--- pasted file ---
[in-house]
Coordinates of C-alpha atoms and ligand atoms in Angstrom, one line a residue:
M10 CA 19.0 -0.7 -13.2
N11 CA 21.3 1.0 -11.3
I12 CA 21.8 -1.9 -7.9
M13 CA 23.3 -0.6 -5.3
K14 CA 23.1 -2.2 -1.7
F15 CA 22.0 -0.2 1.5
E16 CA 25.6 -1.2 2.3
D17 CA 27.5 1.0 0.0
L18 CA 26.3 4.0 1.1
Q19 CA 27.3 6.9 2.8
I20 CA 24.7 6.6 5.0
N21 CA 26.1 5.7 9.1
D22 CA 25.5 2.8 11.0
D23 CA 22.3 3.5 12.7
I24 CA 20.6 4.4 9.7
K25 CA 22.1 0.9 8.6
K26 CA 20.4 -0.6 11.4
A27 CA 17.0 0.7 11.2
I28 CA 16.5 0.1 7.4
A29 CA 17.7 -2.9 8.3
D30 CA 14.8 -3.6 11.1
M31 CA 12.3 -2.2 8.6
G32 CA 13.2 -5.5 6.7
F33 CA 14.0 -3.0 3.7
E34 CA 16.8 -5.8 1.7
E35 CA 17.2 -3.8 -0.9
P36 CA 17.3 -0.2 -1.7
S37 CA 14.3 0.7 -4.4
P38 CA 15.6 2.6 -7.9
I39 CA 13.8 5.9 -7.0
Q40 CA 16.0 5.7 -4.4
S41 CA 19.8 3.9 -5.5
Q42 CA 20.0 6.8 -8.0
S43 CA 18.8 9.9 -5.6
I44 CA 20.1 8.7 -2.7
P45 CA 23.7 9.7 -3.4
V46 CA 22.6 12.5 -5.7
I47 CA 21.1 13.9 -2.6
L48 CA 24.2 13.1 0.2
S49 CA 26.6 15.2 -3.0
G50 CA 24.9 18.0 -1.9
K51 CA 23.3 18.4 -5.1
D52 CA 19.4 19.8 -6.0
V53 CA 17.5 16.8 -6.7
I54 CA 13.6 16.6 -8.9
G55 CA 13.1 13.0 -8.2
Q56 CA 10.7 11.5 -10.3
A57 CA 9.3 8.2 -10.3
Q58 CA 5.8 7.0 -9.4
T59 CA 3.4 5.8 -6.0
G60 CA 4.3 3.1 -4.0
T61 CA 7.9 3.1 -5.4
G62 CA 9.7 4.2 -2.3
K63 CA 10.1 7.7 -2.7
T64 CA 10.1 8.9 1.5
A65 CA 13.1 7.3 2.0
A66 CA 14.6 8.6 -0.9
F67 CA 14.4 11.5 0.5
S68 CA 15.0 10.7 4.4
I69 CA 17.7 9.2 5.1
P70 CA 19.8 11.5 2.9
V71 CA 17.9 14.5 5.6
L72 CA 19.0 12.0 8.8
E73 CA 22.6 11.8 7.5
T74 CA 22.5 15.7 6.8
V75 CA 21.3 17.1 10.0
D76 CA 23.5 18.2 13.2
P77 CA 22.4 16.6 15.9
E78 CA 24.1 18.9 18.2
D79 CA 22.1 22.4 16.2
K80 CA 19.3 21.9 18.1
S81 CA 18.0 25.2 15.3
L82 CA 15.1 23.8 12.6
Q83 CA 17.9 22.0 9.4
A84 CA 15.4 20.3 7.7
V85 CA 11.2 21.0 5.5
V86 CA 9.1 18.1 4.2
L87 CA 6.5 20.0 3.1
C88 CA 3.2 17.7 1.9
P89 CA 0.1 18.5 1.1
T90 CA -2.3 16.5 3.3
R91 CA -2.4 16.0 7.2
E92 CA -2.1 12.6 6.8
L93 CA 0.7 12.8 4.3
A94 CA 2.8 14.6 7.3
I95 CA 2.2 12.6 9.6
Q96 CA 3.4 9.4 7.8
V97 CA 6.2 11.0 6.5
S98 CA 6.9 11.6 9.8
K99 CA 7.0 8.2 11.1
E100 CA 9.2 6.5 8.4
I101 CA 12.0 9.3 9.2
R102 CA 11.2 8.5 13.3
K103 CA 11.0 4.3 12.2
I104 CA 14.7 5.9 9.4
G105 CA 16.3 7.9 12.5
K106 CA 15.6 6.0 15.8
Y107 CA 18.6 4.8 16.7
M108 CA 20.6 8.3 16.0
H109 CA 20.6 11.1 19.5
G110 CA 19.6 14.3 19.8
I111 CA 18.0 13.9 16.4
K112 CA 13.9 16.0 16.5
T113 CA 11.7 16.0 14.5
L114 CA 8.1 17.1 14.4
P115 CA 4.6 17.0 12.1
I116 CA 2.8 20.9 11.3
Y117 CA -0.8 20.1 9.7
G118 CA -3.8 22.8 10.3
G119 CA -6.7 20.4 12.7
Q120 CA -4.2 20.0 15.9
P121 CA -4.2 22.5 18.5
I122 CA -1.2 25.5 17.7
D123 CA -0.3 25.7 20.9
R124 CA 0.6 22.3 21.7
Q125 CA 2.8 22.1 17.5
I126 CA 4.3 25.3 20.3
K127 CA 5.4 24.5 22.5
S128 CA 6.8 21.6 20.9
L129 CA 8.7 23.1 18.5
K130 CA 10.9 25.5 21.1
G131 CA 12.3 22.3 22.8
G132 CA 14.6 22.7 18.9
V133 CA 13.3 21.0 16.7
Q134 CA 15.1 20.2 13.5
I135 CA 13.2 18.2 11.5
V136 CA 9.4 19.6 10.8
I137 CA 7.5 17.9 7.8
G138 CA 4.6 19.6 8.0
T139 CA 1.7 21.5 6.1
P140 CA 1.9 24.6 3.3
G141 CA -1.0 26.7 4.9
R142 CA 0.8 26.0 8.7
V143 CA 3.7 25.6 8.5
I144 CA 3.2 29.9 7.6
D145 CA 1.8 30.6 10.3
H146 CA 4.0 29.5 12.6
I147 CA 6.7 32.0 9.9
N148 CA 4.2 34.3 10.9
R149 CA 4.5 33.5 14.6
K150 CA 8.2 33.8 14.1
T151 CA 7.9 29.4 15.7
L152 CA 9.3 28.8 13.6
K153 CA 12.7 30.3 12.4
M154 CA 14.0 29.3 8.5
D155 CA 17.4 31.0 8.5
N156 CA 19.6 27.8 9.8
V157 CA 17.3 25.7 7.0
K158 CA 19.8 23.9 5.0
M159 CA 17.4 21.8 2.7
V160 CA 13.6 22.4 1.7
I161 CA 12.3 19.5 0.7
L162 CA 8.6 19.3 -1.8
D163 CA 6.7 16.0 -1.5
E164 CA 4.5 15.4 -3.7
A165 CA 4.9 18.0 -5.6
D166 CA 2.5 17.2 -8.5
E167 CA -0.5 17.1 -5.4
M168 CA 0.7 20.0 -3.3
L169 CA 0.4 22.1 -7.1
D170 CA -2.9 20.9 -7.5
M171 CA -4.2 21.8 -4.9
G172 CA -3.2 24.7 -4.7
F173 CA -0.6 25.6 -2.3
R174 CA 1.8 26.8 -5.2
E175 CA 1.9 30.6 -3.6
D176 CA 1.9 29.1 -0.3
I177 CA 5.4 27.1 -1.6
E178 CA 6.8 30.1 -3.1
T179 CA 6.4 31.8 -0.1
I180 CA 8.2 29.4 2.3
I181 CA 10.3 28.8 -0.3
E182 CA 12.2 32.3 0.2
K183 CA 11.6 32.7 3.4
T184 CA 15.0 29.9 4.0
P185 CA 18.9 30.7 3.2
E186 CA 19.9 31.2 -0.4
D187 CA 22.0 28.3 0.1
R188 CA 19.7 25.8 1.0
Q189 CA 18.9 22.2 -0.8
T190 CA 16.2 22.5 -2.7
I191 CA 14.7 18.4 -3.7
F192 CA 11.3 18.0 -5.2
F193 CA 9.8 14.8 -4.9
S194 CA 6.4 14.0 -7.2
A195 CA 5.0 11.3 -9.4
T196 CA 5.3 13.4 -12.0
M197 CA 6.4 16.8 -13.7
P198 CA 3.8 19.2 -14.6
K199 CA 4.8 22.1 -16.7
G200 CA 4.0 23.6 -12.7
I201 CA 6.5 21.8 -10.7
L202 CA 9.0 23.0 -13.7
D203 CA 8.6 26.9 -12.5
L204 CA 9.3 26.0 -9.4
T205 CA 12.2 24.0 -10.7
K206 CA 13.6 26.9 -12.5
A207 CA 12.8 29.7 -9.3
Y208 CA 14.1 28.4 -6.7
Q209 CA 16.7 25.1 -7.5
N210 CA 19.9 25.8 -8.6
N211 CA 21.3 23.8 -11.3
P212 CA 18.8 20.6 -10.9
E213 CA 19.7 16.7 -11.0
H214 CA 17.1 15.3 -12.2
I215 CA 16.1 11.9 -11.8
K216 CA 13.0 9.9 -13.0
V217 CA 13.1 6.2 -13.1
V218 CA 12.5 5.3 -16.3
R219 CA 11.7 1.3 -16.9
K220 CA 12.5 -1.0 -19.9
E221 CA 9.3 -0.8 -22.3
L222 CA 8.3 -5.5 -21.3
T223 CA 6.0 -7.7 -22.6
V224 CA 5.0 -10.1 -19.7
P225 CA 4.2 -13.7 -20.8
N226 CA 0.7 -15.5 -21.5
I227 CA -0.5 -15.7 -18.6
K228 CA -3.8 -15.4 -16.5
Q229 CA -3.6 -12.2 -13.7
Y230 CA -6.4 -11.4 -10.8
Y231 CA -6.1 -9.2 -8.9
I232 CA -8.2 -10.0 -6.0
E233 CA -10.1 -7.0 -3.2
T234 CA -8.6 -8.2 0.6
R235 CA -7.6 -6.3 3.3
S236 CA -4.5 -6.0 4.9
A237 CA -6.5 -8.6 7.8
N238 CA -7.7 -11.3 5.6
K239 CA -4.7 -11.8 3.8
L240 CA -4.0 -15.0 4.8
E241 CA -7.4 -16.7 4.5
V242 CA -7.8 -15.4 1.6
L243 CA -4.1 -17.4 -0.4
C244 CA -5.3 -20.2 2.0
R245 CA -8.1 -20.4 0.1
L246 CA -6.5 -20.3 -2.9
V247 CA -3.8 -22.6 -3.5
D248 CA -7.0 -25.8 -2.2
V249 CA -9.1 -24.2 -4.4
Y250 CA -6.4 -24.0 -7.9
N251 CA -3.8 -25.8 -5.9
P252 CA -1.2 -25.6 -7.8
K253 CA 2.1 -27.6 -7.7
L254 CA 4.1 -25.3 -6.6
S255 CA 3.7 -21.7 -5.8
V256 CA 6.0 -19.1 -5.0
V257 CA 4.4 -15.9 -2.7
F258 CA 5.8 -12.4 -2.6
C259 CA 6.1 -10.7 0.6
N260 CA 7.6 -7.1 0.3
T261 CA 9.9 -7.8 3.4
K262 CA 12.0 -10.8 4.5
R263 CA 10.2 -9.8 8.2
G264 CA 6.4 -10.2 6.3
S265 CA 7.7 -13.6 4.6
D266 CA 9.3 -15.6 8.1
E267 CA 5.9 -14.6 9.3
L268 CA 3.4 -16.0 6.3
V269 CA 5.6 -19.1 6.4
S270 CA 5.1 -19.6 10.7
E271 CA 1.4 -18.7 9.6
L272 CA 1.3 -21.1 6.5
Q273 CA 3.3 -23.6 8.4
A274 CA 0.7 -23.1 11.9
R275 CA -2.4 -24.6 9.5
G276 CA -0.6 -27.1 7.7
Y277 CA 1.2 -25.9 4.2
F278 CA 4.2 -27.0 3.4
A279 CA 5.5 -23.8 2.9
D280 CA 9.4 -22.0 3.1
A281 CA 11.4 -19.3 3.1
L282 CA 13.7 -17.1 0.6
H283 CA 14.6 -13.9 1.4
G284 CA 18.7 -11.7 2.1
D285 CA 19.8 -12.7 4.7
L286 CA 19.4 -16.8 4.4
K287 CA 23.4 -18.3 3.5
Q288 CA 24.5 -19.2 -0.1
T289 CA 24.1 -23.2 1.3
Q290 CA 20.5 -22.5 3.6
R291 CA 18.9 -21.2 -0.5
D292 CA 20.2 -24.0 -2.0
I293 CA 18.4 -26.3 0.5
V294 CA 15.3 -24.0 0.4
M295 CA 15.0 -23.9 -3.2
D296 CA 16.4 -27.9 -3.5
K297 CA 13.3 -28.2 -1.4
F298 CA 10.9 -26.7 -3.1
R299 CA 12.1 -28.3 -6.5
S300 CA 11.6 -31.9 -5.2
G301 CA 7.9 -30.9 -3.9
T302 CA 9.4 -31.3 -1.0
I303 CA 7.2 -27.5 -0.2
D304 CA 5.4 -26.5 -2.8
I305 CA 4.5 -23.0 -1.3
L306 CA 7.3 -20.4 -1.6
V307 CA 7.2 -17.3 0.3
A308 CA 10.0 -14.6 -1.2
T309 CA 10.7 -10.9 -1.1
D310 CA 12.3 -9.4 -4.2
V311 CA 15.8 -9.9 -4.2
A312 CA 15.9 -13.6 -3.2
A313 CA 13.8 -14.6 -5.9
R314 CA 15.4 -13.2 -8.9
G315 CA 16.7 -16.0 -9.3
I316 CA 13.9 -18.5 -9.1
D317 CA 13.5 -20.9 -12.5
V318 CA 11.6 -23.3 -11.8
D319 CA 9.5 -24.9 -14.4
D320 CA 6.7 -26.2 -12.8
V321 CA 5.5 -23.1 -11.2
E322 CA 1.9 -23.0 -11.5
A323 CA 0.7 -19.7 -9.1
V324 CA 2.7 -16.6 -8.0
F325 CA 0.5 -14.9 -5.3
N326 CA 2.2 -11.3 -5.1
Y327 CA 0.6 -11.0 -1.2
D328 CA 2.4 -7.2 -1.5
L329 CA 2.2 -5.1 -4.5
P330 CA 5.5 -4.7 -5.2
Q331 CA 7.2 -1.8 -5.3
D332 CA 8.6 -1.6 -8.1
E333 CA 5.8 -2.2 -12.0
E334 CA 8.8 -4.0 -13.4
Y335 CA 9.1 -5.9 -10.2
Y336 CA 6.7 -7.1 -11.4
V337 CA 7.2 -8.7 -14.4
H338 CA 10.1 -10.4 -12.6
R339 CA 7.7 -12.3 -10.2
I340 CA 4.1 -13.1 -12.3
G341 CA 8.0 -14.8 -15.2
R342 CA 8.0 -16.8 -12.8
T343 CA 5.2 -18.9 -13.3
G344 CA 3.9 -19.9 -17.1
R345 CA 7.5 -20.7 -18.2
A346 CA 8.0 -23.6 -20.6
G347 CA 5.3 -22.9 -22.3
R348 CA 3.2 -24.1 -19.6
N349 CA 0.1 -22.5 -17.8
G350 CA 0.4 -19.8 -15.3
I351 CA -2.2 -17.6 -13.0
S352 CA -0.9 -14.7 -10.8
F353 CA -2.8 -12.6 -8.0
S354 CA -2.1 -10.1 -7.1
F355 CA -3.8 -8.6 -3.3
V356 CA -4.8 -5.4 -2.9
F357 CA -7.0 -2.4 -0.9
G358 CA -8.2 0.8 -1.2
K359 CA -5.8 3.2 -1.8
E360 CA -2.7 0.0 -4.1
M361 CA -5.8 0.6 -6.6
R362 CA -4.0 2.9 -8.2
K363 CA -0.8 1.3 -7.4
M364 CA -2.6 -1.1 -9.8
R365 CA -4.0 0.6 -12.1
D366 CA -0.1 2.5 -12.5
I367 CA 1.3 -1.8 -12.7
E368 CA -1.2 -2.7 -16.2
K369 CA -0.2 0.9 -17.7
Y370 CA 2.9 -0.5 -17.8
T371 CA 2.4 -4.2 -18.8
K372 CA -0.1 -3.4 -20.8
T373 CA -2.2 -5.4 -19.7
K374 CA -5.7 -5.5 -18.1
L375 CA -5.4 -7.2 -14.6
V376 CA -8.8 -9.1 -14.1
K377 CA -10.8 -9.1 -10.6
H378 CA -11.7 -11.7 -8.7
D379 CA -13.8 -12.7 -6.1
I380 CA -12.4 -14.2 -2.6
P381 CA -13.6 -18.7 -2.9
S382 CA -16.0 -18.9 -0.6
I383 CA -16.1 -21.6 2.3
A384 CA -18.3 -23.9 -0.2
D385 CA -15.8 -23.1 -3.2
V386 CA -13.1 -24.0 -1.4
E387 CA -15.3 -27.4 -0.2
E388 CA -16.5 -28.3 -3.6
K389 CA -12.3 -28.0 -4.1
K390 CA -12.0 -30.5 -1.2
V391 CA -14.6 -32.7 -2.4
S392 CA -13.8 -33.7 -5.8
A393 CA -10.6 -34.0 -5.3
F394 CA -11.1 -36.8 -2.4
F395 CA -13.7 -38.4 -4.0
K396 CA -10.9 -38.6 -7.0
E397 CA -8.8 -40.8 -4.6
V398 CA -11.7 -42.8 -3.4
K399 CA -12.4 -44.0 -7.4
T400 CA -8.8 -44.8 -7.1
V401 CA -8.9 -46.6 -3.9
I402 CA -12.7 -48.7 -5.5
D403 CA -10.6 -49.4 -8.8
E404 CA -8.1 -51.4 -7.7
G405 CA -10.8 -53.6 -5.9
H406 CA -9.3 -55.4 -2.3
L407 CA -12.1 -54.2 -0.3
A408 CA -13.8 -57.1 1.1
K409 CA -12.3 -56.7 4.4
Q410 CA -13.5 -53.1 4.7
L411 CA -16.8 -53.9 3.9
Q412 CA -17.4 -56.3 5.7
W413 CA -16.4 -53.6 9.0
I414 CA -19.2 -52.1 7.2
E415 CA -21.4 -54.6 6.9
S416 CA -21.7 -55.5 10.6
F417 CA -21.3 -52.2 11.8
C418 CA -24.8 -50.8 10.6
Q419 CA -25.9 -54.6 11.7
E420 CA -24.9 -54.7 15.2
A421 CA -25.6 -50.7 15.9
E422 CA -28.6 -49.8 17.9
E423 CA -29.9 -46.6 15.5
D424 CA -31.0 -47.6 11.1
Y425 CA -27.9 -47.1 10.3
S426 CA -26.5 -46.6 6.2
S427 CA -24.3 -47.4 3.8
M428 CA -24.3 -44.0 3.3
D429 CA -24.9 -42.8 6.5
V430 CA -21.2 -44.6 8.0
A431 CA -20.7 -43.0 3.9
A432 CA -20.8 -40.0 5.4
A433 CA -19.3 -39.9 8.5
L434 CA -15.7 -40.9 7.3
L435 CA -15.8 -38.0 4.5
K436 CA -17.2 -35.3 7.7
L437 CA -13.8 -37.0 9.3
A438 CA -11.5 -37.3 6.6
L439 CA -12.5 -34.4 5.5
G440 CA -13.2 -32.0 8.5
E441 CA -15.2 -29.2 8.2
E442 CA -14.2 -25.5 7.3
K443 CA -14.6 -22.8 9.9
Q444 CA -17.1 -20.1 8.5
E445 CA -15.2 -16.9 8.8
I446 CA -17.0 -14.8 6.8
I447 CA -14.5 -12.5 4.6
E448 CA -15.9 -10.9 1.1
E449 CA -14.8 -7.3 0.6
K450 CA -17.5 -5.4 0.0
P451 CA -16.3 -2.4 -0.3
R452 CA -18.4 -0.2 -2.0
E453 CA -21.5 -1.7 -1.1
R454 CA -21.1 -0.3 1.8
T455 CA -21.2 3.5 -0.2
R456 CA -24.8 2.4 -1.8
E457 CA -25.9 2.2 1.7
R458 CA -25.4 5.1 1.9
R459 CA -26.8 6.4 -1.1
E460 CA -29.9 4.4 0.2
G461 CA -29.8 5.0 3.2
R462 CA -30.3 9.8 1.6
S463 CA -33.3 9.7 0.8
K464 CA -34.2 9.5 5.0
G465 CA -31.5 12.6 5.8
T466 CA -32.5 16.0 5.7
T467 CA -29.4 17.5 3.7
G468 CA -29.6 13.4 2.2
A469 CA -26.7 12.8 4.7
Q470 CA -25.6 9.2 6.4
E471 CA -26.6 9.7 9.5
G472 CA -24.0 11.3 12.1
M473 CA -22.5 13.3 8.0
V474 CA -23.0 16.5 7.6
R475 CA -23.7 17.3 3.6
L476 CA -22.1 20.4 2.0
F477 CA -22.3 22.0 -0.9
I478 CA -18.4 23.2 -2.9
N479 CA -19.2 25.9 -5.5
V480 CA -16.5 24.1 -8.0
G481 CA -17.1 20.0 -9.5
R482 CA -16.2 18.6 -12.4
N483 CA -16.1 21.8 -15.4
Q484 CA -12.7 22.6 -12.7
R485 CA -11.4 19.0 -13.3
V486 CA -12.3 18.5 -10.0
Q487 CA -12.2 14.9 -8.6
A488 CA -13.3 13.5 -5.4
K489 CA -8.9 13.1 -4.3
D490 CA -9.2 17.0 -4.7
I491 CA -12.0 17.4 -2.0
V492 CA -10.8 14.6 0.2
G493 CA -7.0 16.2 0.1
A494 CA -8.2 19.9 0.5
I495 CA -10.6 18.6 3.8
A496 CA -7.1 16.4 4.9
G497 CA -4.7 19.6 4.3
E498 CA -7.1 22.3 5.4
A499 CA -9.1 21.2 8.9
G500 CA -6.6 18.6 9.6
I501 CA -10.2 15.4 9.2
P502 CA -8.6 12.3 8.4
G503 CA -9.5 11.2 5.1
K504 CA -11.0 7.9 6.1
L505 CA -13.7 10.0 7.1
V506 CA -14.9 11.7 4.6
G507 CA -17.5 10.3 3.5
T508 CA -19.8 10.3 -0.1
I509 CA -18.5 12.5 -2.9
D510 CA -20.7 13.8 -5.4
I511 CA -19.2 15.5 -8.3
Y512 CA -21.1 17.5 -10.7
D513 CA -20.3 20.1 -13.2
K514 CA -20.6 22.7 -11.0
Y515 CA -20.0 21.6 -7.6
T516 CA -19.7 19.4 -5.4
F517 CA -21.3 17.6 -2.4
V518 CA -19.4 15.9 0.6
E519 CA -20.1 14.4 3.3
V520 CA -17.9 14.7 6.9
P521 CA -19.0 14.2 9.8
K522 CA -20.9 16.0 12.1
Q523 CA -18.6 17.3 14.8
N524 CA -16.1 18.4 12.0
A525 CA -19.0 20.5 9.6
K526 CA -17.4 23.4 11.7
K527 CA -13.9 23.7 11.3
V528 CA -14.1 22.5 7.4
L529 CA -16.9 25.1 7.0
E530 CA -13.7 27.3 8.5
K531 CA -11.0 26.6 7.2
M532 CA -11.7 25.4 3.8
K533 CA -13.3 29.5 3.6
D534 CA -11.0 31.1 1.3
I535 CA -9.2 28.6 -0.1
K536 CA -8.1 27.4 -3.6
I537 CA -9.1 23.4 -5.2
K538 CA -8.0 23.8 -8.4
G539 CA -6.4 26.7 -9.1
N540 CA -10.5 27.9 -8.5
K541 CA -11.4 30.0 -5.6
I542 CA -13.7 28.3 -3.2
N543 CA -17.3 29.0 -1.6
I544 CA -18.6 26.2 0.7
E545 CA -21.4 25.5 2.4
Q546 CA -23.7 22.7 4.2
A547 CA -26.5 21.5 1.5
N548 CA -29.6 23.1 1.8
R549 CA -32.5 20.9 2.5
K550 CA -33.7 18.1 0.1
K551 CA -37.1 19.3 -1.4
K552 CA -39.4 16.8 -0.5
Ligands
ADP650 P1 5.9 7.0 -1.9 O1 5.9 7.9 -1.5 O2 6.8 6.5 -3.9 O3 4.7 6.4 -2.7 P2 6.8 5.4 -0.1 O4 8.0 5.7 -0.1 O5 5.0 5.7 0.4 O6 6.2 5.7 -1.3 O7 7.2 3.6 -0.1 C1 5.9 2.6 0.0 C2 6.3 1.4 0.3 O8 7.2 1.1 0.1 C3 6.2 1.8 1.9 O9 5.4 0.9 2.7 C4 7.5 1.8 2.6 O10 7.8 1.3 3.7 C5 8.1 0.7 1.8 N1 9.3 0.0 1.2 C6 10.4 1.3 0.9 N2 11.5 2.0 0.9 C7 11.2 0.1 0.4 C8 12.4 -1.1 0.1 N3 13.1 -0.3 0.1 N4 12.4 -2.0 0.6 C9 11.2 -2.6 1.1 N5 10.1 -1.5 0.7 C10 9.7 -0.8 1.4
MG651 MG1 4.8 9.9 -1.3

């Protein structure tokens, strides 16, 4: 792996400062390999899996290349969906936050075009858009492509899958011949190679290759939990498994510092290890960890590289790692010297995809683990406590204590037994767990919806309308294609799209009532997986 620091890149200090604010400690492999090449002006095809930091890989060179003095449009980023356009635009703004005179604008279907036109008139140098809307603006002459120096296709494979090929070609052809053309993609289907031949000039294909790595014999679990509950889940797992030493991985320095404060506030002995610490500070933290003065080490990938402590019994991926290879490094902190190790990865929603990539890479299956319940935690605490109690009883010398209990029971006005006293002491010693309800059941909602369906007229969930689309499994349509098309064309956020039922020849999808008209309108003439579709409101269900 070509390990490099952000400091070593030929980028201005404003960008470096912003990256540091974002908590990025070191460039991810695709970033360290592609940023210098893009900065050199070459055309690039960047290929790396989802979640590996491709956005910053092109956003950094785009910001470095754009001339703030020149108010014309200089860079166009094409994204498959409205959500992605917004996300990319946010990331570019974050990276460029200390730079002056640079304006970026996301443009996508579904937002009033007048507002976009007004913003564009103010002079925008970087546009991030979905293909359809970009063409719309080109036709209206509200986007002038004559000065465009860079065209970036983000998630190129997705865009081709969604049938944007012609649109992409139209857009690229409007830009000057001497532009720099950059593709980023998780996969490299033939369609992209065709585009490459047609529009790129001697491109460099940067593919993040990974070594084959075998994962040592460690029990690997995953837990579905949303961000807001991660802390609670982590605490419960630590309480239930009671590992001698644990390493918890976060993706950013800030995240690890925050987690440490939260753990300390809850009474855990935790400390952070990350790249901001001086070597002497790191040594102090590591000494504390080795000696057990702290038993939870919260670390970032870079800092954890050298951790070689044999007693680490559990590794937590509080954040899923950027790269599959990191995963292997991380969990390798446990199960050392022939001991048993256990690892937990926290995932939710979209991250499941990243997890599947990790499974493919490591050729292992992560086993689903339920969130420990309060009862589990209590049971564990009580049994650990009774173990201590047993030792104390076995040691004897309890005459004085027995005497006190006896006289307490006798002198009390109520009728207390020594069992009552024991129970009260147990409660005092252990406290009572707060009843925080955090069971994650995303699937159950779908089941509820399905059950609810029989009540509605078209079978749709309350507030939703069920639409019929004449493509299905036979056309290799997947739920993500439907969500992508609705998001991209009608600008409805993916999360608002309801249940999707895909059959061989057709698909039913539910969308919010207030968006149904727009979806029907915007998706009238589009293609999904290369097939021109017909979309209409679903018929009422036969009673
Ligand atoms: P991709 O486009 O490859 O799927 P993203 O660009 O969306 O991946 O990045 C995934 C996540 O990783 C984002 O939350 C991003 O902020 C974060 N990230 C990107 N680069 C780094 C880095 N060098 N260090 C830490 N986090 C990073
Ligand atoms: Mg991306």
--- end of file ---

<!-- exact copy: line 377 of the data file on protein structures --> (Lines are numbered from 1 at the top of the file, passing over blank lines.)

A384 CA -18.3 -23.9 -0.2